Satellite Collection Points Training and Quiz
Read the following information concerning hazardous waste disposal at Murray State University and then take and submit the online quiz to complete the training.
Why do I need to understand this information?
Processes that generate hazardous waste on campus also store the waste for pick up by the Office of Environmental Safety and Health. Typically most of the generation points on campus are science labs or art studios. The chemical waste storage areas are considered by the Environmental Protection Agency's (EPA) regulations as satellite collection points. Operators (faculty and staff) are required by the environmental law to be specifically trained in how to handle the waste chemicals. The purpose of the following information is to inform the collection point operator with what is required and to provide proof of knowledge. Murray State does have regular inspections from the Kentucky Department of Natural Resources and Environmental Protection and proof of satellite operators training is checked. Failure to comply can result in fines of up to $25,000 per day.
What is hazardous waste?
A list of chemicals, which the EPA considers to hazardous is quite lengthy and subject to change. A multi-page list is available on this web site. Nearly any concentration of listed waste present in a compound causes that compound to be considered a hazardous waste and subject to the regulation with regards to disposal. Even an operation as simple as rinsing out glassware with acetone and draining the acetone down the drain is a violation of the hazardous waste laws. Formaldehyde solutions can not legally be put down the drain.
If the chemical is not on the list I can put it in the drain… right?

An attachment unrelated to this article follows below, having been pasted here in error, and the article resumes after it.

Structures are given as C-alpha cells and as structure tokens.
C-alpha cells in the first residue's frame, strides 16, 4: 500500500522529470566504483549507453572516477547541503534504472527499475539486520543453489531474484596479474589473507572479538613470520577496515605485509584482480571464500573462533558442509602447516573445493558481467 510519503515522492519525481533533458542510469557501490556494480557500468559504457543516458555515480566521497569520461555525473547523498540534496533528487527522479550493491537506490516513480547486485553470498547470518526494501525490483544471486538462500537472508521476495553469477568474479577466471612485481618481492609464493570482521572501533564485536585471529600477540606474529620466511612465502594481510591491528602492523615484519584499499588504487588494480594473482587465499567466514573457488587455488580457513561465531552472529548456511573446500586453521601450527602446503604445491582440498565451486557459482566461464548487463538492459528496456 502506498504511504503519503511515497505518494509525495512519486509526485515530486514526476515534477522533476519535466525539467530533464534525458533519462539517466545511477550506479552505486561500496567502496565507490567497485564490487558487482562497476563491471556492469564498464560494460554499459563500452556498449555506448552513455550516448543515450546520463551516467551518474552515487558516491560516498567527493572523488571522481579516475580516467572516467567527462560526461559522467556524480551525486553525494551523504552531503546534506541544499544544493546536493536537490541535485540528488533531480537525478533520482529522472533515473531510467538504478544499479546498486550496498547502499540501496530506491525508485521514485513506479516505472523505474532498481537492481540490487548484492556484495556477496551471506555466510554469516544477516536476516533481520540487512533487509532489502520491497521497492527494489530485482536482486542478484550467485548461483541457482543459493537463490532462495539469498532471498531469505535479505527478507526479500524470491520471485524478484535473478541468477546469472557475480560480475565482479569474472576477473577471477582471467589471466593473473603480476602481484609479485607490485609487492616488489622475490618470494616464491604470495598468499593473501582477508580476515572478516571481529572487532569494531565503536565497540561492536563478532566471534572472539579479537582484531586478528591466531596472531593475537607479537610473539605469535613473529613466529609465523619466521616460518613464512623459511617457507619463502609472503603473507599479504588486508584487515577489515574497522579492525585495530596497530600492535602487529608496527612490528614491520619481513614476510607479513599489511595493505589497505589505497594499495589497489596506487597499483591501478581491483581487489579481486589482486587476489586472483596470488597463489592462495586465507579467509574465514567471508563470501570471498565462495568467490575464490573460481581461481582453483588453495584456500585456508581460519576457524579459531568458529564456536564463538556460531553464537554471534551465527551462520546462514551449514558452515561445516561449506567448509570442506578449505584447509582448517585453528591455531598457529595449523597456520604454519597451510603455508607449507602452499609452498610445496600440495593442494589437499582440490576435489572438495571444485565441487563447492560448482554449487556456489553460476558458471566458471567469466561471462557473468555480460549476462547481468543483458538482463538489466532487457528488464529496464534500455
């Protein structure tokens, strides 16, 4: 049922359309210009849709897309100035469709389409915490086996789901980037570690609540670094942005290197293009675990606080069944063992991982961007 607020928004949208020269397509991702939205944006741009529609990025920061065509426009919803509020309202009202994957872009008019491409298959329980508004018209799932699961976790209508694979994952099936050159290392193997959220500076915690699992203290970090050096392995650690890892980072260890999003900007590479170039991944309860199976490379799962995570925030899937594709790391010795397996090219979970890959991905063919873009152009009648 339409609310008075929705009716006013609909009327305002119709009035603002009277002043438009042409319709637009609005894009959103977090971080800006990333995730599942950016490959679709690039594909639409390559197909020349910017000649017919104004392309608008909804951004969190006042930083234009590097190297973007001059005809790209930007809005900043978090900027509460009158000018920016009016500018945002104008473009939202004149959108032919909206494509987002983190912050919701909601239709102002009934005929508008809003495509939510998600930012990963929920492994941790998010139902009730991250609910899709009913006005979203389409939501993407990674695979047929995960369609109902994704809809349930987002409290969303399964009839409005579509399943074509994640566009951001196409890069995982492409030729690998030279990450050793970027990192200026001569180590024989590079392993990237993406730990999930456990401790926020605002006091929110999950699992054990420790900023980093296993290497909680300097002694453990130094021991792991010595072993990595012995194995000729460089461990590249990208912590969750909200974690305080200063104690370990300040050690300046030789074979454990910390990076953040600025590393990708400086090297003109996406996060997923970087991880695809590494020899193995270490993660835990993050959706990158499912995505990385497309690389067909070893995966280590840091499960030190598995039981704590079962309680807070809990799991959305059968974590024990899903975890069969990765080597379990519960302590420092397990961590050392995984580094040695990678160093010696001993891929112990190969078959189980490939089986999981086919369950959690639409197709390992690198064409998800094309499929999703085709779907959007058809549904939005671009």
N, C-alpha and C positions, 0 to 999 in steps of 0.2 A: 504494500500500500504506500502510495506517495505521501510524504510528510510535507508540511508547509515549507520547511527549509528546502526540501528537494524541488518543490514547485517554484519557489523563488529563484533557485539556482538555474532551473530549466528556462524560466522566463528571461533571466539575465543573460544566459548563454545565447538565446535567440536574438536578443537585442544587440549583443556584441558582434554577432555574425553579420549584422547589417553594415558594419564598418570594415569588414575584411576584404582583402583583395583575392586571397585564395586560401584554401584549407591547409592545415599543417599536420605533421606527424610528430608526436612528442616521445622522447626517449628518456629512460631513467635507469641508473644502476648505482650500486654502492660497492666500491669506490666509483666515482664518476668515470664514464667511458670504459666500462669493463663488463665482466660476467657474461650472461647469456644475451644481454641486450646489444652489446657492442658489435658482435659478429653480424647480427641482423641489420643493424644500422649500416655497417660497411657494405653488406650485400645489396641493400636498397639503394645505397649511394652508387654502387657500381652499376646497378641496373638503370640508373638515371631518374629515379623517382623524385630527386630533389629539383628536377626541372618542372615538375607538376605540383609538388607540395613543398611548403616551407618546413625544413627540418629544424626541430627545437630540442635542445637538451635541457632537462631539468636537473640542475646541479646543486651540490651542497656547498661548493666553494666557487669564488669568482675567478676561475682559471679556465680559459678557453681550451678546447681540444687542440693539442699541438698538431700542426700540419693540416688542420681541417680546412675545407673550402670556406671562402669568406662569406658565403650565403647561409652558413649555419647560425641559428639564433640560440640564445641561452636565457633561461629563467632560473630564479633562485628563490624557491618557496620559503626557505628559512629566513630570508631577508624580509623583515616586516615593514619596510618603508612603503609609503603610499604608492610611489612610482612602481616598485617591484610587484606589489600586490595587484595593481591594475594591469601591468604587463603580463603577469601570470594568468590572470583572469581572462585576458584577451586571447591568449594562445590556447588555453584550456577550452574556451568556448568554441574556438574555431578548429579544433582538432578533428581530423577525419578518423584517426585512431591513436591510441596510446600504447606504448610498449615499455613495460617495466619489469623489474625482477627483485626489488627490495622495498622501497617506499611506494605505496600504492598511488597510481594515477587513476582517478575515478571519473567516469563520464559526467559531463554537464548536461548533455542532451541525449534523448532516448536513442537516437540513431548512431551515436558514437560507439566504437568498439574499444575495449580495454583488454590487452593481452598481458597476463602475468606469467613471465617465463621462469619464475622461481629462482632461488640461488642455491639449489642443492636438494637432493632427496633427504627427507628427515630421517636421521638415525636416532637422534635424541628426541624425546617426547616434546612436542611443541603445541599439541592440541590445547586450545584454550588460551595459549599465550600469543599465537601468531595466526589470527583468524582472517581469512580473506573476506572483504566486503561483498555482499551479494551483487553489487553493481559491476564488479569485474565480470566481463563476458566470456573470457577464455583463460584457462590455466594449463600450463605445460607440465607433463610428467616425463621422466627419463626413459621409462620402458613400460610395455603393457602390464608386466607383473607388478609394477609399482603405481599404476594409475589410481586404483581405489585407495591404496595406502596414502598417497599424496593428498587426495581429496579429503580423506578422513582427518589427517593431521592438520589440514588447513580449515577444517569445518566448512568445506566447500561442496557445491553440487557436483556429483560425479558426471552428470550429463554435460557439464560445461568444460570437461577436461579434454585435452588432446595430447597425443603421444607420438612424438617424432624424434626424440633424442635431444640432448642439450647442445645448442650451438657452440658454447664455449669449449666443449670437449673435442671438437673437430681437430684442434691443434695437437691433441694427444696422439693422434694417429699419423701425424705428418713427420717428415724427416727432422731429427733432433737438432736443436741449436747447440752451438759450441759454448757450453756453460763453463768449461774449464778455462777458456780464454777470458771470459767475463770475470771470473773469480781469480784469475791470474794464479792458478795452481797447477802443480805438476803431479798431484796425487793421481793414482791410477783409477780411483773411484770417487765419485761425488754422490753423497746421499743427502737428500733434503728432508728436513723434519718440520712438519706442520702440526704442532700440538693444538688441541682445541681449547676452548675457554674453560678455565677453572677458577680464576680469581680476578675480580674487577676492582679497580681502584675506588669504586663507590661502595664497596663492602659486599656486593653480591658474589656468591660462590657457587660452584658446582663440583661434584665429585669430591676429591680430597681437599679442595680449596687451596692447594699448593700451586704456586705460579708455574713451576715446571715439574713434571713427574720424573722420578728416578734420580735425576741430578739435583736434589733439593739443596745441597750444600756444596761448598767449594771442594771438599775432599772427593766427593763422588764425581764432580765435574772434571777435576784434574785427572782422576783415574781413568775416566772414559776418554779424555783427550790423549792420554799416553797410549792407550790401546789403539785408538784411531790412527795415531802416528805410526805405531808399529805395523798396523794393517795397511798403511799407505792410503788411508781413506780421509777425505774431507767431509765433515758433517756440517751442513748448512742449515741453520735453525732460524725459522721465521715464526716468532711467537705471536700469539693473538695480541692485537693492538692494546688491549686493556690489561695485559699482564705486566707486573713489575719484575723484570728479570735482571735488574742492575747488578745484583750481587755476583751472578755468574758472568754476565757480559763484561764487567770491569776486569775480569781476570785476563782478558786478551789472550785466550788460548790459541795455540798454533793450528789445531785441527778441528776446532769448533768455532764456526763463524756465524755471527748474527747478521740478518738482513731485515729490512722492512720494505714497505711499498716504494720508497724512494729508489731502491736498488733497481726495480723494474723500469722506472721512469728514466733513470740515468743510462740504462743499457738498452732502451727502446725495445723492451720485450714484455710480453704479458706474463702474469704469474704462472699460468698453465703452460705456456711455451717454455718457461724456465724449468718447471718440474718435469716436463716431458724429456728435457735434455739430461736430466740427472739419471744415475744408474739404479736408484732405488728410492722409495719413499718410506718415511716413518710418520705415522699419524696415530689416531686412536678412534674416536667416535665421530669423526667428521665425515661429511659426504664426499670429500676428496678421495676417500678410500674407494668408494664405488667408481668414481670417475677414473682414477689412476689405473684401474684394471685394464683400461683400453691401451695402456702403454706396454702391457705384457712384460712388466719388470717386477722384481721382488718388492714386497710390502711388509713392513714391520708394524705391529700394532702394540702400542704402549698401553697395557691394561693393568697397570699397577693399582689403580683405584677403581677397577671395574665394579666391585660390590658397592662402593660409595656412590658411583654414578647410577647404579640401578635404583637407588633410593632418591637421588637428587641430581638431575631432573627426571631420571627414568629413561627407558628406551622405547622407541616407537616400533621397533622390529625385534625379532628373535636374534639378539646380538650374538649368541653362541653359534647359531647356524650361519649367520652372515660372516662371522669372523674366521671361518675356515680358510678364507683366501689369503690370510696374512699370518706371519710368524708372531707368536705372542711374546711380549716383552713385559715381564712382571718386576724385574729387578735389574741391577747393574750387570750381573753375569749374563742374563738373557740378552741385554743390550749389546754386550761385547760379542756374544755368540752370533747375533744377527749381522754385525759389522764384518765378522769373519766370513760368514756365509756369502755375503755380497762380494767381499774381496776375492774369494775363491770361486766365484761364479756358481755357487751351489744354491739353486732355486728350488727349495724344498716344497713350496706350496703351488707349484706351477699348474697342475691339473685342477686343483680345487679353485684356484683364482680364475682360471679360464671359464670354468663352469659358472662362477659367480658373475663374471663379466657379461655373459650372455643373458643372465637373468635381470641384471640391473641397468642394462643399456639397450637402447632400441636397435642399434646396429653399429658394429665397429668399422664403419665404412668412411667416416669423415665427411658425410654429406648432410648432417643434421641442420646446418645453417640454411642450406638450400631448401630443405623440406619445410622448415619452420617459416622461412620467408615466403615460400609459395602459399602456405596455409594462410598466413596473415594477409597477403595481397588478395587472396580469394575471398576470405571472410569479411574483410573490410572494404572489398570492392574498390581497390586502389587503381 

If a chemical is not on the list it still can fall into several other categories that cause the EPA to regard it as one. Corrosives with pH of 2.5 and lower, or pH of 12.5 and higher are automatically considered to be a hazardous waste. However, the City of Murray requires that solutions put into a sanitary sewer drain have a pH of more than 6.
Chemicals that have a flash point of 140 degrees F or lower are considered to be a hazardous waste and cannot be drained into our sinks. Chemicals that have halogenated hydrocarbons in excess of 50 parts per million are to be disposed of as hazardous waste.
Finally, chemical compounds that fail a Toxicity Characteristic Leaching Procedure (TCLP) are considered to be hazardous waste. So to sum it up, nearly all solutions that are generated in science labs and art studios are hazardous waste. To knowingly or unknowingly put hazardous waste down the drain could get the university in trouble, but it is also considered a criminal offense and will also bring legal ramifications of the individual performing the act.
There are some other chemicals that are regulated as hazardous waste, but under other environmental laws. Asbestos, PCBs, rechargeable batteries, fluorescent light bulbs and oils are some examples. The Office of Environmental Safety and Health handles the disposal or can direct you to those that can do so on campus.
When is the hazardous waste picked up?
Typical waste pick ups are once a week near the end of the week. Each semester all of the satellite collection points are checked. If necessary, they will arrange for a pick up at that time. If a pick up is needed prior to that, call 270.809.3480 between the hours of 7 a.m. and 4 p.m. to arrange a pick up. The satellite operator does not have to be present when the waste is picked up.
Where is the hazardous waste stored?
The waste is stored in a specifically engineered building on Murray State campus. The building is located well away from classrooms and resident facilities. The building has special engineering controls to prevent gas build up and ground water contamination. The waste is inventoried, labeled and stored until a licensed hazardous waste firm picks up the waste and disposes of it, typically by burning it in an incinerator.
What should I do if the solution is radioactive and a hazardous waste?
The EPA regulates this type of waste with a separate set of regulations. This chemical/radioactive waste is designated to be a mixed waste. The waste should be properly labeled and the Radiation Safety Officer should be notified. They will arrange for the proper disposal of the material. The radioactive material needs to be excluded from the typical hazardous waste. Not only is the proper labeling needed, as well as the proper container, but the type and activity level of the radiation needs to be known. It does take a long time to get rid of the waste which is radioactive.